William Terry Valentine Jr.
- Height 5' 11", Weight 195 lb.
- High School North Little Rock High School
Bill Valentine was a major league umpire whose firing in 1968 along with that of colleague Al Salerno led to the formation of the umpires union.
Valentine was born in Little Rock, AR and attended umpiring school right out of high school; he had already umpired amateur games while a student. His formal training was at Bill McGowan's umpiring school in West Palm Beach, FL. He was just 18 when he got his first job in Organized Baseball, umpiring in the Ohio-Indiana League in 1951 (where his future crewmate Salerno was a pitcher for the Marion team). The following winter, he married Mary Ellouise Pefferly. He slowly made his climb to the big leagues, with stops in the Longhorn League in 1952, the West Texas-New Mexico League in 1953, the Big State League in early 1954, and the Texas League from mid-1954 to 1959. He made it to AAA in 1960, umpiring in the Pacific Coast League, and after three seasons made it to the American League at the start of the 1963 season. He worked the 1965 All-Star Game as the left field umpire, and that same year took an apparent punch from Minnesota Twins manager Sam Mele which earned Mele a five-game suspension. In 1968, he was in a crew with crew chief Jim Honochick, Emmett Ashford, the first African-American umpire in the major leagues, and Al Salerno.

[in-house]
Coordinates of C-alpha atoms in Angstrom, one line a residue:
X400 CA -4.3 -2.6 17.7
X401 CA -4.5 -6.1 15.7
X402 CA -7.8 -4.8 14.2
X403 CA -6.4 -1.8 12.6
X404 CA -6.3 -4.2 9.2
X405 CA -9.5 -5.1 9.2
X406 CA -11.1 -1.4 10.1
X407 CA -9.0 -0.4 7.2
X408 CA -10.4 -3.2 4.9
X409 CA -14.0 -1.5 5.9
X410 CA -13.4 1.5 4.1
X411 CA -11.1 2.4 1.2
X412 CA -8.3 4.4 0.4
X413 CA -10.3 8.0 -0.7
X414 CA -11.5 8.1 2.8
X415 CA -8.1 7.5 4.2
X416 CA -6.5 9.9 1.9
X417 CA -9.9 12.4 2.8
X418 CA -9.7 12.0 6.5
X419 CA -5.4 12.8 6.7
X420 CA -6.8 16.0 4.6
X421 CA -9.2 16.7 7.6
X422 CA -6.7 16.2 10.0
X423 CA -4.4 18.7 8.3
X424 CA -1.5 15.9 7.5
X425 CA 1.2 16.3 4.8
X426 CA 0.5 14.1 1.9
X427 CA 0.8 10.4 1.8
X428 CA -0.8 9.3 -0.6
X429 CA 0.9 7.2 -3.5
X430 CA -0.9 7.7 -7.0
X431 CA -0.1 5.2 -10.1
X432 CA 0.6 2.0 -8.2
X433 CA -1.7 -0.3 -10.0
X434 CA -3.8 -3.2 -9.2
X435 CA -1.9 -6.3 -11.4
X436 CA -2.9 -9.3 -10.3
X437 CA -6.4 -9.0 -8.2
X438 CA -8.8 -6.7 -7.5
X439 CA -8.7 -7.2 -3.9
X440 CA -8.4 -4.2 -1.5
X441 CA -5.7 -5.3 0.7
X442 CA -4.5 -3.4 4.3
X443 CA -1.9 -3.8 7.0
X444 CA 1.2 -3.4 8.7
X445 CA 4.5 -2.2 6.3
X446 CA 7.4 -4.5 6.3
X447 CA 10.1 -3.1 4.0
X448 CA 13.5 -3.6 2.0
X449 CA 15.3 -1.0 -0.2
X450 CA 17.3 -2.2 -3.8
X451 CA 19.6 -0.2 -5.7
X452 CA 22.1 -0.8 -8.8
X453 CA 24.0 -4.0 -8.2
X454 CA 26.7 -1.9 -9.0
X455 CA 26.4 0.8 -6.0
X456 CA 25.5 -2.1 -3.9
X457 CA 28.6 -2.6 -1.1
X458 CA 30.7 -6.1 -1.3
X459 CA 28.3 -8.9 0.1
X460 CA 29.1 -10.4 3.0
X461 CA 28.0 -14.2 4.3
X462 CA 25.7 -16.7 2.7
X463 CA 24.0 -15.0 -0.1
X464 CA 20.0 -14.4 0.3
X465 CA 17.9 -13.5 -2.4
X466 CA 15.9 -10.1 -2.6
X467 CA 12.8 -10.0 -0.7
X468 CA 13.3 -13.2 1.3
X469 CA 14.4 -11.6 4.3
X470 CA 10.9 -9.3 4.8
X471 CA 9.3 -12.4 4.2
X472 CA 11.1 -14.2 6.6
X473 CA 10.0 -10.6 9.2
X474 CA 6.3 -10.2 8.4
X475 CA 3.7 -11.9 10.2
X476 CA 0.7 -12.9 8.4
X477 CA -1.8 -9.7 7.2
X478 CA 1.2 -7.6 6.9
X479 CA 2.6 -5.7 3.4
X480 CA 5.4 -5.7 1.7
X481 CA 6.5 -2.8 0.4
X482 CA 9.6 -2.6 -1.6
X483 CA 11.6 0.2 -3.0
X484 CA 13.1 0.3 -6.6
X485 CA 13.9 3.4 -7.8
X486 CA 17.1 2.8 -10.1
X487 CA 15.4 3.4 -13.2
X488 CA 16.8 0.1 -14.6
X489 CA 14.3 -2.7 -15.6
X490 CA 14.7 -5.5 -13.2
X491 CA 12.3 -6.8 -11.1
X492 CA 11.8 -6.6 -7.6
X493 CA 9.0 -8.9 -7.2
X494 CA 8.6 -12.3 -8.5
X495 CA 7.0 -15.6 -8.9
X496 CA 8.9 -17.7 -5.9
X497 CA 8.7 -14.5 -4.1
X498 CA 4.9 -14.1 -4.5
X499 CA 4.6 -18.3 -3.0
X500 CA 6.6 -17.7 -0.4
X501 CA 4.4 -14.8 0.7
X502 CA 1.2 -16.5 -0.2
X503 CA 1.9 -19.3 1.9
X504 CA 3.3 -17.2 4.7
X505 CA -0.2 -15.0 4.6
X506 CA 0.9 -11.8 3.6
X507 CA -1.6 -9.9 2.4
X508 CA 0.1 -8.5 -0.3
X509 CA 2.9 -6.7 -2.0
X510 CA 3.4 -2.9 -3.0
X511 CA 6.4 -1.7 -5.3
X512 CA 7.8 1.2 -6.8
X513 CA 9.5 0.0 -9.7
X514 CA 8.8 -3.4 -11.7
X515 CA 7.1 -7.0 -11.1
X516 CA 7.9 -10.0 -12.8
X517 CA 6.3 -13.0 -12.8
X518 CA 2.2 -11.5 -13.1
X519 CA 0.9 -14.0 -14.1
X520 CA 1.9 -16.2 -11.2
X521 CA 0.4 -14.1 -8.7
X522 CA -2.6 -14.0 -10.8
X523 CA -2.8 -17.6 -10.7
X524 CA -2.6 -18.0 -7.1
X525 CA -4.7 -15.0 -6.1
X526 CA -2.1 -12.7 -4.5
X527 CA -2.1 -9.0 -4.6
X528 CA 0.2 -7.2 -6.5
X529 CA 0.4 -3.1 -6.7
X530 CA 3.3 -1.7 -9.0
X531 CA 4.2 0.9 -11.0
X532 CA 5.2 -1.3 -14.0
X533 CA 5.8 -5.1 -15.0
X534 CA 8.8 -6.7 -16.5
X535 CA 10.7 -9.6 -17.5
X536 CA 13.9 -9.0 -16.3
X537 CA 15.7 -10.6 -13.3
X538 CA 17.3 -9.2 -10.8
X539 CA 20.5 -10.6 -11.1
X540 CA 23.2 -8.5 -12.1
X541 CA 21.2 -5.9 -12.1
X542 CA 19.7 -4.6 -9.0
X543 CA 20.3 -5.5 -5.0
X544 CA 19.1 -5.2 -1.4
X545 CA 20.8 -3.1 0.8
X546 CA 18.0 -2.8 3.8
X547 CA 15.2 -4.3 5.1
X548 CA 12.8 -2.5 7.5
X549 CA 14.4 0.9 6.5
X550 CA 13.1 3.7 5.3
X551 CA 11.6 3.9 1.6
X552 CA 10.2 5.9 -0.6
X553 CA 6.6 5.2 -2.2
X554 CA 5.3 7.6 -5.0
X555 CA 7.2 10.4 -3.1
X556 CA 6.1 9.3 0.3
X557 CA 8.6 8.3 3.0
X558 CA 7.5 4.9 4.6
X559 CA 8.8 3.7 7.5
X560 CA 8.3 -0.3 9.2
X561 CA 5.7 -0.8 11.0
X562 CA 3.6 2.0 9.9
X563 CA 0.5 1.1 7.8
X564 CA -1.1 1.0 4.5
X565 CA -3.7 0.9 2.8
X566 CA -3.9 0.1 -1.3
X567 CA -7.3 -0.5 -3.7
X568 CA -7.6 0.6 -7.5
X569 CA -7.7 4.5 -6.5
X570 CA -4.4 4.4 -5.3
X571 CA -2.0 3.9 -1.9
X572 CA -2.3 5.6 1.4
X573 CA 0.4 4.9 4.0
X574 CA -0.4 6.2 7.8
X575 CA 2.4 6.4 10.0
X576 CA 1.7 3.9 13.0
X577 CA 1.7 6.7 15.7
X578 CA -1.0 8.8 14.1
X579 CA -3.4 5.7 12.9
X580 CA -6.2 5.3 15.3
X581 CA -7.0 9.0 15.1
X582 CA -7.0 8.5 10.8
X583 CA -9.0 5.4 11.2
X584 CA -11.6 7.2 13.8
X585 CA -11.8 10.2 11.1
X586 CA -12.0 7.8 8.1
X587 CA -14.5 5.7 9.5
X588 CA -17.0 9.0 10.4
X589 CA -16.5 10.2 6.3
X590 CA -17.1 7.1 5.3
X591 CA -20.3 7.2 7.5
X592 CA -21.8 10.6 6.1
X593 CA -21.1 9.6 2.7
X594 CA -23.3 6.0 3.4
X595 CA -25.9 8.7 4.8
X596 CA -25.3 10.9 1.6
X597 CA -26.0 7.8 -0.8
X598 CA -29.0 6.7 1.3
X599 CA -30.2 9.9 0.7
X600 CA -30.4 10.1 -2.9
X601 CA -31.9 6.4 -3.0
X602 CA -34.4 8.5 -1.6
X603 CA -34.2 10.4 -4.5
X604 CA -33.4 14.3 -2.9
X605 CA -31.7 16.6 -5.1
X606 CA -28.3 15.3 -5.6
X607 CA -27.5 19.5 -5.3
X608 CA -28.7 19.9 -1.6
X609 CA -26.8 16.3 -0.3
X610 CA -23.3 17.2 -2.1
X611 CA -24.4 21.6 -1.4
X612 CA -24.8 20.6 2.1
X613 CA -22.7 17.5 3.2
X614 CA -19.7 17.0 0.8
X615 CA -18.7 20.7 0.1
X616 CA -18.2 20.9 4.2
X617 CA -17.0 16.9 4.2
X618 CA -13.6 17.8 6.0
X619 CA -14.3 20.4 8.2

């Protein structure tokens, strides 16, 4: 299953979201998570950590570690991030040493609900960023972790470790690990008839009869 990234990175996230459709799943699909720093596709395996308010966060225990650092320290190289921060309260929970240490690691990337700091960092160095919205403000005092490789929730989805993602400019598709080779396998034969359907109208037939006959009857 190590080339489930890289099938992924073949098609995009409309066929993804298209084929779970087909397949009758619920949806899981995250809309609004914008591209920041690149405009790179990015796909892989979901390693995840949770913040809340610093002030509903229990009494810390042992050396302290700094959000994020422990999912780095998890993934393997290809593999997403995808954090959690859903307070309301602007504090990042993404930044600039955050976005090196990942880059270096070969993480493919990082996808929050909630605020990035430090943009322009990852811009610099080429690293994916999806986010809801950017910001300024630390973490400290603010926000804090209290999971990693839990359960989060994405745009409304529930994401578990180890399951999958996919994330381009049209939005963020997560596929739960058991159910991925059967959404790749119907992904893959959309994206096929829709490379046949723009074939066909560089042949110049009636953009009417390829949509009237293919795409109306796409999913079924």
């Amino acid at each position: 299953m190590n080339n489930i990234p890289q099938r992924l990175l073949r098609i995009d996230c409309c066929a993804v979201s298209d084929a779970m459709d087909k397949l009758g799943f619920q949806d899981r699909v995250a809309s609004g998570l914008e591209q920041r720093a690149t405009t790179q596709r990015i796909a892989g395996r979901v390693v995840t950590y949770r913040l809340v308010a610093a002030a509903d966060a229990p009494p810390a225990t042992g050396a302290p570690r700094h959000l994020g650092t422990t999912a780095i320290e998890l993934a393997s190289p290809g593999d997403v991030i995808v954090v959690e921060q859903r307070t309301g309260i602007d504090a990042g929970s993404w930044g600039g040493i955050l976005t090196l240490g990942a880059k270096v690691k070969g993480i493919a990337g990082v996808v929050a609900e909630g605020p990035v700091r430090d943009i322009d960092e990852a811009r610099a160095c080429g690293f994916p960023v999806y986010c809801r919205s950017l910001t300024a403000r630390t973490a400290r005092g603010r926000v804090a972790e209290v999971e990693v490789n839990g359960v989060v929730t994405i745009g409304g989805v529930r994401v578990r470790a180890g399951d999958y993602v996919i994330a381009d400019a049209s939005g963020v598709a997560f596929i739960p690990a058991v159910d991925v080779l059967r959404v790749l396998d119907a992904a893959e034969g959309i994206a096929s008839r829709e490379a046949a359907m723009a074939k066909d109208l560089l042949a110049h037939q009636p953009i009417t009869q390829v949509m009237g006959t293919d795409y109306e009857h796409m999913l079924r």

Valentine's life took a dramatic turn on September 15, 1968, when he received a phone call from American League President Joe Cronin at his hotel room in Cleveland, OH. He was informed he was being fired for incompetence. His colleague Salerno had received a similar call immediately before him. They were the only two umpires Cronin ever fired for those motives during his tenure as League President, which lasted from 1959 to 1973. There is no indication anywhere, however, that Salerno or Valentine were sub-par umpires; they had in fact been getting regular raises and special performance bonuses. The real reason behind the firing was that they were leading an effort to organize American League umpires - the National League umpires had already formed a union in 1963. On September 12, 1968, Salerno had attended a meeting in Chicago, IL with some NL umpires and their union's lawyer; the NL umpires had told him they were ready to accept their AL colleagues into the union if they decided to join unanimously, at which point Salerno and Valentine had sent a note to all the other American League crew chiefs informing them of this development. Cronin claimed he had no knowledge of this business and said that "(the two umpires were) never first class at any one time." No one put any weight in Cronin's explanation at the time, as the move was too transparent.